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Staten Island Advance

Staten Island Advance (February 16, 2011) — “…For all its atonal challenges, this 12-tone piece (Shostakovich) is full of invention and beauty and Kutik played it lucidly…Kutik was very much the soulful wunderkind: Innocent and passionate, with an audible gift for drama.”

Preview Magazine, Jason Serinus (San Francisco)

Preview Magazine, Jason Serinus (San Francisco) (September 1, 2010) — “… [Kutik plays with] an irresistibly round and mellow old-world sound that is as equally suited to Bach and Beethoven as to Shostakovich and Shchedrin. Combining the warmth of a centuries-old tradition with the forward thrust of today, Kutik’s playing cuts through the dross and reaches into the heart of music…”

The Berkshire Eagle

The Berkshire Eagle (January 13, 2009) — ”…Taking on Schumann’s rarely performed Sonata No. 2, he and Eguchi achieved a moment of sublimity in the gentle andante movement, a theme and variations based on a chorale-like melody. The prevailing tranquility is interrupted by brief but angry outbursts. In the performance, the alternating states beautifully reflected the gentle Schumann’s condition at that late stage in his life… [in the Prokofiev] he fiddled up a storm in the razzle-dazzle stuff and outright diablerie. The jaunty finale offers a bag of tricks for the violinist, and Kutik, with Eguchi in full agreement, proved himself a suitable trickster…”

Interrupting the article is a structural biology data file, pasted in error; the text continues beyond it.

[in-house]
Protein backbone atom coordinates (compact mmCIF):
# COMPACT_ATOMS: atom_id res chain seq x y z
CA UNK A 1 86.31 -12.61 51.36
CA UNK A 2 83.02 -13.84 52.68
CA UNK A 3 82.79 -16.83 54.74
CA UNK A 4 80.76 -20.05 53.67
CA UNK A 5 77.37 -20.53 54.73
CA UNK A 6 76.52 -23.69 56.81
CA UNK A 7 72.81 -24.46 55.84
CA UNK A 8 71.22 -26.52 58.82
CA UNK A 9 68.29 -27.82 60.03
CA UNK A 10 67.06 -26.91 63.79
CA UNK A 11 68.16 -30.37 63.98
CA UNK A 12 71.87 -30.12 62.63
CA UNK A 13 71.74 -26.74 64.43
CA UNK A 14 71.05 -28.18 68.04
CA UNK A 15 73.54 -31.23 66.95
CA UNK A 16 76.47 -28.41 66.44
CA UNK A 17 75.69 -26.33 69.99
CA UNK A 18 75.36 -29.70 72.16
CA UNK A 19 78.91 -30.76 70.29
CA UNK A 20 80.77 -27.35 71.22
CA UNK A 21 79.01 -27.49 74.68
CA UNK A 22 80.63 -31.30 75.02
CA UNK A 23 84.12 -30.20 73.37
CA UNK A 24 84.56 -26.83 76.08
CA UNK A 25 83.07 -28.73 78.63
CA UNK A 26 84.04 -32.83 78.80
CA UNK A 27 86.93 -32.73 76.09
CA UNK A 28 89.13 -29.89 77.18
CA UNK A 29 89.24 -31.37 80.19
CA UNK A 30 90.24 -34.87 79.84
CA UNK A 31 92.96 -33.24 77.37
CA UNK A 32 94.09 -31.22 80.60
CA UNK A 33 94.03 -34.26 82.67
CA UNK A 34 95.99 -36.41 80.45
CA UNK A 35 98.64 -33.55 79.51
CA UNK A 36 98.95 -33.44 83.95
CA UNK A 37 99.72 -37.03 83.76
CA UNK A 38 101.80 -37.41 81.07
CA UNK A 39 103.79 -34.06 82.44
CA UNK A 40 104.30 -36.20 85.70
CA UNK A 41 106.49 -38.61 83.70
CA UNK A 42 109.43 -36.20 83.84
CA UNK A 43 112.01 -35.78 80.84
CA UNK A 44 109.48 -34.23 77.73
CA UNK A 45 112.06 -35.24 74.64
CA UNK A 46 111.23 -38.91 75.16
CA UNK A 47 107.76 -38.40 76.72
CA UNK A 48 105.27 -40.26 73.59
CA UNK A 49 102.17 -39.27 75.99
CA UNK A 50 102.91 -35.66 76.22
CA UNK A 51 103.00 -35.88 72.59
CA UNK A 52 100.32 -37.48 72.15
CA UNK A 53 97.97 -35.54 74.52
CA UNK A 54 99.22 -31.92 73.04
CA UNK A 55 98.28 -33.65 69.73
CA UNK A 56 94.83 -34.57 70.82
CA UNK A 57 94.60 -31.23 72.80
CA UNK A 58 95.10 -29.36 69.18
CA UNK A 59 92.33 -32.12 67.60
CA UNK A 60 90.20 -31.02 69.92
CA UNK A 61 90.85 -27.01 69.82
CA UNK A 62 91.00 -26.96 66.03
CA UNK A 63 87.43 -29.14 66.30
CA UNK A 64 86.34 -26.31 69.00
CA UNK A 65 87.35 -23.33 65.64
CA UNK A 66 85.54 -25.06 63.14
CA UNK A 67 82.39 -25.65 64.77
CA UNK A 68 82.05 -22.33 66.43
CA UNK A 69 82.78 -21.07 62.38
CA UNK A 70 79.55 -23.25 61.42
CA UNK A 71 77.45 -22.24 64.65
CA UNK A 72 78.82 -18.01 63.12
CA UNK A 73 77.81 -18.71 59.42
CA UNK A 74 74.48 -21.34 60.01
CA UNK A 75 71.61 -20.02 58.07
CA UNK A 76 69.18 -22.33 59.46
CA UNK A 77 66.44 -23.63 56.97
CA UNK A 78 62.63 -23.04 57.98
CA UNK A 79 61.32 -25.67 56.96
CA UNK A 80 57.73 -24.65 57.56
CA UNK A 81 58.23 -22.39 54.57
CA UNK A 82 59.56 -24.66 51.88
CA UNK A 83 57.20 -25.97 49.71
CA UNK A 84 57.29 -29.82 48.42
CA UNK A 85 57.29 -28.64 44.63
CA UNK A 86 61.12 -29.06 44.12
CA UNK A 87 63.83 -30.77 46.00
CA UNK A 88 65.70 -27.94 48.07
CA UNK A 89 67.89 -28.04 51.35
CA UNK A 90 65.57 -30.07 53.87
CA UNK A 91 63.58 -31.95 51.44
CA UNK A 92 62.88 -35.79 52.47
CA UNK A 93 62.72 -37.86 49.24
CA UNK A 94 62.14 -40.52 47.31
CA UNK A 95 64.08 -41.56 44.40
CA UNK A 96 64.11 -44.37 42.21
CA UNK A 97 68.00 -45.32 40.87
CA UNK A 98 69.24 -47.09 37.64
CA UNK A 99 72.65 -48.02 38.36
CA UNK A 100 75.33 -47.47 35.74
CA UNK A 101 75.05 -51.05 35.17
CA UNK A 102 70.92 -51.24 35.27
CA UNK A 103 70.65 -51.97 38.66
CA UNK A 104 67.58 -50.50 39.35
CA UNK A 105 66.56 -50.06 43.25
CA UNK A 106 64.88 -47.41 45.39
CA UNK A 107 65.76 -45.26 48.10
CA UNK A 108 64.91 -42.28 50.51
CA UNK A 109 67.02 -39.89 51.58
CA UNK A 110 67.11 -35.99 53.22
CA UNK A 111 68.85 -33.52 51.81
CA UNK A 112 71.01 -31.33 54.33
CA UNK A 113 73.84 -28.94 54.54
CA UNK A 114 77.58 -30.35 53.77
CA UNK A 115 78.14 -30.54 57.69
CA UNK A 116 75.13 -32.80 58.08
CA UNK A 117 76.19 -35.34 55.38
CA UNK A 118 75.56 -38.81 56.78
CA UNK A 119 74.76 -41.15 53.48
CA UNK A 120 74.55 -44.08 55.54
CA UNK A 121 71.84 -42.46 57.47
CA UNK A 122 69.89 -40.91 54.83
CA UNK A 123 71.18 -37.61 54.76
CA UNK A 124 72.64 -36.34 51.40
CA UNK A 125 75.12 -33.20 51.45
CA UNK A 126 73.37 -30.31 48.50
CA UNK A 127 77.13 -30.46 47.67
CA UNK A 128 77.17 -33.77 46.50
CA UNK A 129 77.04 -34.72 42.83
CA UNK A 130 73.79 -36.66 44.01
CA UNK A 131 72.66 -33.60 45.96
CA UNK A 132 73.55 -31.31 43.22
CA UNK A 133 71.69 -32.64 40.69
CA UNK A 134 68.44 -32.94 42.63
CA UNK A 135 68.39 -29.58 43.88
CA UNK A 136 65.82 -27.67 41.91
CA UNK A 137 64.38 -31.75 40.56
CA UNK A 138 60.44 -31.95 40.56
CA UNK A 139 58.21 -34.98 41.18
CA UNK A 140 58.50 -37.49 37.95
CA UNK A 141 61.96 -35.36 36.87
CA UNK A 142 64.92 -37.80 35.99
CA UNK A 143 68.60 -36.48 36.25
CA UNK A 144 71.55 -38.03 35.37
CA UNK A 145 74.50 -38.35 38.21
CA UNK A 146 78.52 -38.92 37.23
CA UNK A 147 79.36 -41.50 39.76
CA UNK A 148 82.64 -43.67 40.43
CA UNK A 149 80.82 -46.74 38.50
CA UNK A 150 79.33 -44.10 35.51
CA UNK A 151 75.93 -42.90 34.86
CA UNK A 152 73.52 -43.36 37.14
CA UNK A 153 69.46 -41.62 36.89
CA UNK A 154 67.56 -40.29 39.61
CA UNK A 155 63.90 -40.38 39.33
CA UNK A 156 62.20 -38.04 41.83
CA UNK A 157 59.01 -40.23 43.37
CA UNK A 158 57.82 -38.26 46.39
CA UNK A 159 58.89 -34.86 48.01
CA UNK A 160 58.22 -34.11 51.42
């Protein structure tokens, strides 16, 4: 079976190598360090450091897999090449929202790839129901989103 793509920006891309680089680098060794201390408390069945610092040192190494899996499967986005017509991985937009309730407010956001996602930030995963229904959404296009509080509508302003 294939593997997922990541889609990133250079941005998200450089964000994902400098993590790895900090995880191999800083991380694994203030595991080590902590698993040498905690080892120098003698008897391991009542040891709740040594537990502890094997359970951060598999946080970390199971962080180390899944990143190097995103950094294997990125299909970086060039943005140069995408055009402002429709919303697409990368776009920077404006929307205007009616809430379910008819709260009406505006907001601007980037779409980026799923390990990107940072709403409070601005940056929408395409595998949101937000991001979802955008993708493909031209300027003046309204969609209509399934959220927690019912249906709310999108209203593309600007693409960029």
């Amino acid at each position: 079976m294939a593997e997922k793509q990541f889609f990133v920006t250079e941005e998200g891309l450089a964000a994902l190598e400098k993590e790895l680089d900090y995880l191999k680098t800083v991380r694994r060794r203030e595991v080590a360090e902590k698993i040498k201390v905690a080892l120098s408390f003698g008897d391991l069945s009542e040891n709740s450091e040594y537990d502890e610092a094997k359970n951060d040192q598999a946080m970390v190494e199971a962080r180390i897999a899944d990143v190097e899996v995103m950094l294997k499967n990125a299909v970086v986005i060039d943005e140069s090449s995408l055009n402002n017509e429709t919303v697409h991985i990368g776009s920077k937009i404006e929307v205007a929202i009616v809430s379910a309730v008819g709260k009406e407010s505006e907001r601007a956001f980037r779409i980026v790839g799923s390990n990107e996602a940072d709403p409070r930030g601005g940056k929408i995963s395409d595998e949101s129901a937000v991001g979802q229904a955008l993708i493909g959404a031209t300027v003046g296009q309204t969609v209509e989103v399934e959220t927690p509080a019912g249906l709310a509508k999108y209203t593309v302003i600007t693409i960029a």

The New York Times

The New York Times (August 2, 2006) — “…Ron Ford’s “Versus” (2006) proved an electrifying showpiece for (violinist) Yevgeny Kutik…”

The Berkshire Eagle

The Berkshire Eagle (August 2, 2006) — “…At Sunday night’s penultimate concert…violinist Yevgeny Kutik won the virtuoso award (had there been one) for his razzle-dazzle solo performance in Ron Ford’s “Versus,” a TMC commission receiving its premiere…(Ford) hit upon the idea of having the soloist play an all but independent line over an ensemble of 10 winds and four double basses. Somewhere around the middle, the wind players switch to a panoply of tuned water glasses. In the first part, the ensemble plays a grinding, obsessive pattern that suggests a car-crushing machine run amok. In the placid second part, the water glasses’ shimmer merges with a double-bass drone to produce a spooky effect. What the two parts had to do with each other was a bit of a mystery, but Kutik, conductor Kazem Abdullah and the ensemble went at them with gusto…”